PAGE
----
In order to build the process image for a given executable file, modern operating systems need to glue together multiple modules (dynamically-linked libraries) at program load time. This happens because programs are not self-contained in terms of functionality.
The system provides service definitions to complete the image. These definitions are located using fixed resolution policies. This results in essentially the same execution environment at every run of the same program. However, as we illustrate in the introduction, there are situations in which it can be very helpful to make variations in this image. Moreover, these variations should not be limited by source code availability, nor by arbitrary rules embedded in operating system components. This motivates our interest on making the process of building the runnable image more controllable by users and programs themselves.
The goal of our research is to enable `ad-hoc' execution environments, by allowing applications to build appropriate execution environments for themselves, according to performance requirements, efficiency concerns and functionality needs. This covers the improvement or tuning of services (e.g. service specialization or result `memoization' - see ), the addition of new functionality to do data stream processing (e.g. encryption or compression) or to perform new tasks (e.g. cooperation with resource managers), and even restructuring the execution environment (e.g. code co-location and distribution).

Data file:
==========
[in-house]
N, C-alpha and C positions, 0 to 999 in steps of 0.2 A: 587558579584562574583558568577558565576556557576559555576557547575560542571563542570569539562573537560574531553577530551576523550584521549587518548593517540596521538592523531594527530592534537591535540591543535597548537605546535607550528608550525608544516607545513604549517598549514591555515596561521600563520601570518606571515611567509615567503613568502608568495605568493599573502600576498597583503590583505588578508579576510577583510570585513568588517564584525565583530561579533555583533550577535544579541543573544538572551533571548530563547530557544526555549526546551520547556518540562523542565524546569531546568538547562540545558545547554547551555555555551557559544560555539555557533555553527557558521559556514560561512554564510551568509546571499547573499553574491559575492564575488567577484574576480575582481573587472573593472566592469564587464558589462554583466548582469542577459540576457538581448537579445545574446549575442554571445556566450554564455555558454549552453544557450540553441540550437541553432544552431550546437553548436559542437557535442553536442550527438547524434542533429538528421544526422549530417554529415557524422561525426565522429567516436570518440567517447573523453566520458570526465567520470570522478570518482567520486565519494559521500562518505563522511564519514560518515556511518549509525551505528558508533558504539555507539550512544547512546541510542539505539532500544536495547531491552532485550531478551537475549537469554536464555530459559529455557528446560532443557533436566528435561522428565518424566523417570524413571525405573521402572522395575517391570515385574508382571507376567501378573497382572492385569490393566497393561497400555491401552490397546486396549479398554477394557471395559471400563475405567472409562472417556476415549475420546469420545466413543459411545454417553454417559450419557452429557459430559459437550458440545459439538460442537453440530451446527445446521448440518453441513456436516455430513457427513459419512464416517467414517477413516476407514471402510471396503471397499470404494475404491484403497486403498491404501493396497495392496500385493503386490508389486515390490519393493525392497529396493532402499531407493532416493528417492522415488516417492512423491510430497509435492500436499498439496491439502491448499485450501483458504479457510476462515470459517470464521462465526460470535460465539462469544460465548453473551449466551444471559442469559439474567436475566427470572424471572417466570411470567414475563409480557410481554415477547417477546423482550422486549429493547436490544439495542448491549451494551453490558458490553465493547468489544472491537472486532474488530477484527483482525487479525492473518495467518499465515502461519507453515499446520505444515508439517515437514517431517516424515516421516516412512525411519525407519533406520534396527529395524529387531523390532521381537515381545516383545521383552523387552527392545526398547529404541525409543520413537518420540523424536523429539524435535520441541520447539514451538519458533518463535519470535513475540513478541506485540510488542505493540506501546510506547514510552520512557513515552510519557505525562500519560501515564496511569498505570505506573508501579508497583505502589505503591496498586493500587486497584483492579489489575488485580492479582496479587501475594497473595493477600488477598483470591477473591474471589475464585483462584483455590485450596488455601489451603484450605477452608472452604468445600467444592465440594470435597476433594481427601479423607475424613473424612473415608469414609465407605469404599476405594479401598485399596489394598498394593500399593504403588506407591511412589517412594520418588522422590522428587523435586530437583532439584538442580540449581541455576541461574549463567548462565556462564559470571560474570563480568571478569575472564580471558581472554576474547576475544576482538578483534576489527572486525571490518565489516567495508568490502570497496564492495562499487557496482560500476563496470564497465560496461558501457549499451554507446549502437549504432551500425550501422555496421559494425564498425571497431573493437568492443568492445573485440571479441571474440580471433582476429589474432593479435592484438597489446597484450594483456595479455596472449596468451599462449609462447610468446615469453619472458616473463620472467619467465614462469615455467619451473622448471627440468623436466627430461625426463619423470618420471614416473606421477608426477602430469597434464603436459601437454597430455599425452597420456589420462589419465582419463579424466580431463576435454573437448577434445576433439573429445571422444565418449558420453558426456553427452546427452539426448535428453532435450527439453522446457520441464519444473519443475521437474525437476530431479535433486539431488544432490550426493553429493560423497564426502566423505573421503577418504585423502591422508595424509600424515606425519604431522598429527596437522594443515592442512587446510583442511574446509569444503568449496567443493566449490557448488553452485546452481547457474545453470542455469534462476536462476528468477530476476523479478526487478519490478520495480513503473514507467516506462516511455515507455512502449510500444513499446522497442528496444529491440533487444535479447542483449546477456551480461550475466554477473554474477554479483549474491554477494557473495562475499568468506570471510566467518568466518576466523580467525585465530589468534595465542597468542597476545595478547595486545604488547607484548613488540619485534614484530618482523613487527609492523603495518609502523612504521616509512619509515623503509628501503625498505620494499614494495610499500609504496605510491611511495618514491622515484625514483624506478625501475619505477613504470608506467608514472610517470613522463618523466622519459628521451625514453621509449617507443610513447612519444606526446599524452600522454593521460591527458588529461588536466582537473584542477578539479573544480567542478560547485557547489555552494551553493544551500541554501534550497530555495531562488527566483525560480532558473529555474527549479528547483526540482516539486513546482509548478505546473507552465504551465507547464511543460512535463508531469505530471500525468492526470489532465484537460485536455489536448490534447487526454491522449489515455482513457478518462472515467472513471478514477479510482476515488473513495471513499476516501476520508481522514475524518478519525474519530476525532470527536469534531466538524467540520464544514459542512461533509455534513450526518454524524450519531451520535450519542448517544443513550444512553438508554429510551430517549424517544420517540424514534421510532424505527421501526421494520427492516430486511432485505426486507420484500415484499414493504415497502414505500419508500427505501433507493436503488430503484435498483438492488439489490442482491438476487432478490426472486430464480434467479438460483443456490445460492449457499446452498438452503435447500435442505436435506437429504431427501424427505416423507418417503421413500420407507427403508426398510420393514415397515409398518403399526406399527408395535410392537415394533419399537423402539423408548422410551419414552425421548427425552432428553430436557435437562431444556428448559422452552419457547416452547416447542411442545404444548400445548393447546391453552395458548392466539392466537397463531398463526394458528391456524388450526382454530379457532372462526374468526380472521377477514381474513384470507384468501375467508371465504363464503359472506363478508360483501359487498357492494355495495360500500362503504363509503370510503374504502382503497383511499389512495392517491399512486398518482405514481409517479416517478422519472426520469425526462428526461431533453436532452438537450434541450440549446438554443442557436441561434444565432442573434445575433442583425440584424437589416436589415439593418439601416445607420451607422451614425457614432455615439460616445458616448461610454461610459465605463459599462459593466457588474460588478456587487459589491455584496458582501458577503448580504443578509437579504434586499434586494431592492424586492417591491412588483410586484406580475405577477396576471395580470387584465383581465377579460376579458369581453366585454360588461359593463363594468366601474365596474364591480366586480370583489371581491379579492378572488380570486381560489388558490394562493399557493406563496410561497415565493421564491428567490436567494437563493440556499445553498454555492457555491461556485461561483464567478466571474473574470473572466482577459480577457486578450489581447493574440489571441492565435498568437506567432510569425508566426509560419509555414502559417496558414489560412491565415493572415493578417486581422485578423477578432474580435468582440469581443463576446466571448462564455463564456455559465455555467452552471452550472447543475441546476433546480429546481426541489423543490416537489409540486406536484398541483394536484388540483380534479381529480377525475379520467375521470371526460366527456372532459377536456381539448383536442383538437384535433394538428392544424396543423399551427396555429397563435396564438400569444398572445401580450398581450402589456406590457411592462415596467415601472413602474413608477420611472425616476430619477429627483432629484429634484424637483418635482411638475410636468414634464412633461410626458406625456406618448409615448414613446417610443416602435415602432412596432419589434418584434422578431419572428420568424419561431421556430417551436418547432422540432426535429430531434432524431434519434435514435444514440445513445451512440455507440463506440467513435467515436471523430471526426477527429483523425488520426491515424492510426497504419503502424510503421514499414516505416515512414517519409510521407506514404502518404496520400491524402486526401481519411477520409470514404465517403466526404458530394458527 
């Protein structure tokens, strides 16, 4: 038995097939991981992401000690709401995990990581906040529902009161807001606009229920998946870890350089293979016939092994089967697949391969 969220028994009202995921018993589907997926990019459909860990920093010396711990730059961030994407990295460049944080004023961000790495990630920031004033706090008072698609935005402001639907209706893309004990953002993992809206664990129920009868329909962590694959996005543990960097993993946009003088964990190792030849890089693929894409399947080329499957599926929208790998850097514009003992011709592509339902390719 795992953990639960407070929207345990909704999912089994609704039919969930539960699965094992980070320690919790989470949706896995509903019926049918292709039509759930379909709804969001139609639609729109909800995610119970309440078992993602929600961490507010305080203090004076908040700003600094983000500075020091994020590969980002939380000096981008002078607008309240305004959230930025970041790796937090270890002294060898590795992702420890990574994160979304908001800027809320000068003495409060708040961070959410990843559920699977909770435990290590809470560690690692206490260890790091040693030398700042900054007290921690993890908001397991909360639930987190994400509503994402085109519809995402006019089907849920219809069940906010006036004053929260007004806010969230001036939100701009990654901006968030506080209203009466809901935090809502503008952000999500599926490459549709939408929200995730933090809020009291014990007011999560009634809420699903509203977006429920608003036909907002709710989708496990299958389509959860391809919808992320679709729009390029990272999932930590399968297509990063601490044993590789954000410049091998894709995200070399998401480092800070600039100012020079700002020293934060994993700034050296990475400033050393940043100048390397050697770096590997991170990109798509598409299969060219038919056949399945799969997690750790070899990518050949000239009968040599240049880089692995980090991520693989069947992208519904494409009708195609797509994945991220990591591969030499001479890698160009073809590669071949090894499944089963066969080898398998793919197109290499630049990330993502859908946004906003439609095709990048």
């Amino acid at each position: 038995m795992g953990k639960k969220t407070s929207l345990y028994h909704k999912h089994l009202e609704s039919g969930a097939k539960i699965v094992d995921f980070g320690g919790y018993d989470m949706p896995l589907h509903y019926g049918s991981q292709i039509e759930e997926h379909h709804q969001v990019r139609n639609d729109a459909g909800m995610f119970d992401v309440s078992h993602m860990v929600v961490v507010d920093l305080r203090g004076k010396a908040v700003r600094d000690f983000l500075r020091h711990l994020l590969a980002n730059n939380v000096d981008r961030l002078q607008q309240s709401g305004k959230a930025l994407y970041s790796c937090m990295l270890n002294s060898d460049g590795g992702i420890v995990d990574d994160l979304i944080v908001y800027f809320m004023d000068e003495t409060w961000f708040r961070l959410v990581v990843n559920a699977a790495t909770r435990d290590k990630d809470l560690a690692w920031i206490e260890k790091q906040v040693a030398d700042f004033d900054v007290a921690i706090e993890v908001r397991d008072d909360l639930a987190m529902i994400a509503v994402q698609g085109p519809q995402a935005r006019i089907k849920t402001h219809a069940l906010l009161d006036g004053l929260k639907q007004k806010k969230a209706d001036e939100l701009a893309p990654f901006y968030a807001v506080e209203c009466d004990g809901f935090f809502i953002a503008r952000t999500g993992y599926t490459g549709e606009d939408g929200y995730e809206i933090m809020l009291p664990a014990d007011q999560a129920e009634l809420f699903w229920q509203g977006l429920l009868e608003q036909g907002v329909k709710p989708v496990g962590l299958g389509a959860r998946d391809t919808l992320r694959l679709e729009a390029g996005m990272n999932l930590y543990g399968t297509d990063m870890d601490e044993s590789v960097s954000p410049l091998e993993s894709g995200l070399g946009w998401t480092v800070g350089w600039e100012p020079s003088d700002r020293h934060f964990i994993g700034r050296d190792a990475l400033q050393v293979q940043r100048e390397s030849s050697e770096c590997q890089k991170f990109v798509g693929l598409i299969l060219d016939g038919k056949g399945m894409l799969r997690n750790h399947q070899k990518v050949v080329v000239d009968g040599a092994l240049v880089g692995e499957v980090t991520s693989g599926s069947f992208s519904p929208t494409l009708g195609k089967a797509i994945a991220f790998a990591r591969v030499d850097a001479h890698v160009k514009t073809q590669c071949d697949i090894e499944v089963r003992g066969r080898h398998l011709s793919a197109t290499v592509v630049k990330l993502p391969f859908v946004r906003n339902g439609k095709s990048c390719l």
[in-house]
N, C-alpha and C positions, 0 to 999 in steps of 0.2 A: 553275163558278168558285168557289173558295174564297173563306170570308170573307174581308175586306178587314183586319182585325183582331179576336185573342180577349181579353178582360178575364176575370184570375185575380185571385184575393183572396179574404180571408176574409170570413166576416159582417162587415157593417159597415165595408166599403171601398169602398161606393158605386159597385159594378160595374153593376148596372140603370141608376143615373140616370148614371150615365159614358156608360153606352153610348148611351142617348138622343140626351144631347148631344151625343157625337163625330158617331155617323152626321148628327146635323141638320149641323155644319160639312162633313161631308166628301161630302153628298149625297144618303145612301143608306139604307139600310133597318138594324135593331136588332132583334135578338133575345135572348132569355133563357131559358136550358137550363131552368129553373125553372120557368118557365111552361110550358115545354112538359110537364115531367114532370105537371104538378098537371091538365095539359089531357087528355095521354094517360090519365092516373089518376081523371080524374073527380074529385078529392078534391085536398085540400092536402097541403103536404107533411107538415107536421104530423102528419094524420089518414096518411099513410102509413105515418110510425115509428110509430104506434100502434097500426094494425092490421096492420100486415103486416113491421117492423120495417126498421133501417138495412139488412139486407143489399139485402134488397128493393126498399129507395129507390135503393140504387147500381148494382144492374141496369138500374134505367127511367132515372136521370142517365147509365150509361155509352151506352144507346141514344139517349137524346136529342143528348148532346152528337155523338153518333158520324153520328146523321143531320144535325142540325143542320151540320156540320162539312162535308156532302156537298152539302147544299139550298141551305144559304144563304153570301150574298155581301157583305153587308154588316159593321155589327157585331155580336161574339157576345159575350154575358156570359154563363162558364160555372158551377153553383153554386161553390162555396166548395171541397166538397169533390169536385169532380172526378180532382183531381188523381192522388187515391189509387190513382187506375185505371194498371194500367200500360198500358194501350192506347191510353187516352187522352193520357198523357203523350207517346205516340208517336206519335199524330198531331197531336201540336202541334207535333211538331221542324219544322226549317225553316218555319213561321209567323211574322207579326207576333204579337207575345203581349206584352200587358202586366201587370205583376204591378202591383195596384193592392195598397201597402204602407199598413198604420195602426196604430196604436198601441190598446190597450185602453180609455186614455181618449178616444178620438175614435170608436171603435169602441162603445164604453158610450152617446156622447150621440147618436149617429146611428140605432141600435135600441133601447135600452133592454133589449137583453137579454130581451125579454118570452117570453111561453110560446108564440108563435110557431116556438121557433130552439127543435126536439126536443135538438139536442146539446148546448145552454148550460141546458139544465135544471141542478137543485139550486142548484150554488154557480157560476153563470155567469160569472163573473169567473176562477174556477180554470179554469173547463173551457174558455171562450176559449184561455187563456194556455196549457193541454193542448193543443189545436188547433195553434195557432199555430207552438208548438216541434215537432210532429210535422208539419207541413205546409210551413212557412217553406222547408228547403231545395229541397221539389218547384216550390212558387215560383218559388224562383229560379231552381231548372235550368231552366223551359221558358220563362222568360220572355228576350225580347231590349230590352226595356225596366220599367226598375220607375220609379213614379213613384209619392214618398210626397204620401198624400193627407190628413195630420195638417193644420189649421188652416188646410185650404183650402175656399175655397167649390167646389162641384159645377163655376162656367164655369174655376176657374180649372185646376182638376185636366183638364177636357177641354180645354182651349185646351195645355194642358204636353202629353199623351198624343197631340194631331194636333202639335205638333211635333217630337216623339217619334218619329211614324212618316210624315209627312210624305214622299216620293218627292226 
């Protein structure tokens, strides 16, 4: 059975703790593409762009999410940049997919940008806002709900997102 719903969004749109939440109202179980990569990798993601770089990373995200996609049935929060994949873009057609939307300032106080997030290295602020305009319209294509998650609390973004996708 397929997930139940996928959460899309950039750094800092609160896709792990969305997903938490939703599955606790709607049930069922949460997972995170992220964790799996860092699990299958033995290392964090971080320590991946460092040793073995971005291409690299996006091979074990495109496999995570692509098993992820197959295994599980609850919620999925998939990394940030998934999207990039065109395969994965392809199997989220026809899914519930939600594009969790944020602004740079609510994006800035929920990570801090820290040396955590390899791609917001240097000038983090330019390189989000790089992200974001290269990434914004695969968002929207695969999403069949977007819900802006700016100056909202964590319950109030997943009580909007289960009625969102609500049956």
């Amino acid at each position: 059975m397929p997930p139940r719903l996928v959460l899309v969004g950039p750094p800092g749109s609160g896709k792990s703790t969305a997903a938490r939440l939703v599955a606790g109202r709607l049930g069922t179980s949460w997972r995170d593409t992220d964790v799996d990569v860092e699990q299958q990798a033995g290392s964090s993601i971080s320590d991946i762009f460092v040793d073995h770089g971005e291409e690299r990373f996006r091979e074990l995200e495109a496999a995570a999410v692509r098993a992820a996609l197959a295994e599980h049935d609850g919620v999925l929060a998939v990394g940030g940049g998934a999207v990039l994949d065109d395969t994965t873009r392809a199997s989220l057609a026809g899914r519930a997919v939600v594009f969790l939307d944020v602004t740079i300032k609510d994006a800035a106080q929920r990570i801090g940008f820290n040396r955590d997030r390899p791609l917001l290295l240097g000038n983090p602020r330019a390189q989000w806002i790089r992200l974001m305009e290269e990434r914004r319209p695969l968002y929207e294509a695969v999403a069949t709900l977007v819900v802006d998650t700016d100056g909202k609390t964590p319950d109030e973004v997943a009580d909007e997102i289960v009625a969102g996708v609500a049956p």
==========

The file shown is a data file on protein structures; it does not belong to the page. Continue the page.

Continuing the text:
In Figure 1 we show the phases in which we conceptually divide the process of executing a program. Two scenarios are shown: the usual one (left side) and the extended one (right side). The meaning of each stage is as follows: loading brings all the required modules into the address space, reference resolution finds definitions for unresolved references, extension introduces new modules in the address space, binding allows to customize bindings, execution enters application code, termination exits application code and cleanup shuts down extensions. For each stage, we show which inputs determine its behavior. The stages shaded and surrounded by thick lines are provided by our tools.
In the extension stage, we check for the need of extending the image using configuration information that can change at every run. If extensions are needed, the right modules are introduced in the process image. Then, the binding stage arranges these modules to be executed by setting up bindings appropriately. This stage is independent from the previous one. Therefore, it is possible to modify bindings without loading extensions.
Figure 1: Usual and extended execution stages
The tools described in this paper introduce an extension to the runtime loader and linker. This extension provides basic functionality to load and bind unforeseen modules and services, as well as to reconsider actual bindings. This functionality works entirely at user-level and complements the traditional dynamic loading and linking services. This is achieved by means of additional stages after program loading, devoted to adapt/extend the execution environment. These tools also export services, making them available during execution, to allow on-the-fly adaptation.
These tools are being used by various projects in our department for trace collection, scheduling research and I/O research. They have helped us to test the stability and validity of our services and abstractions.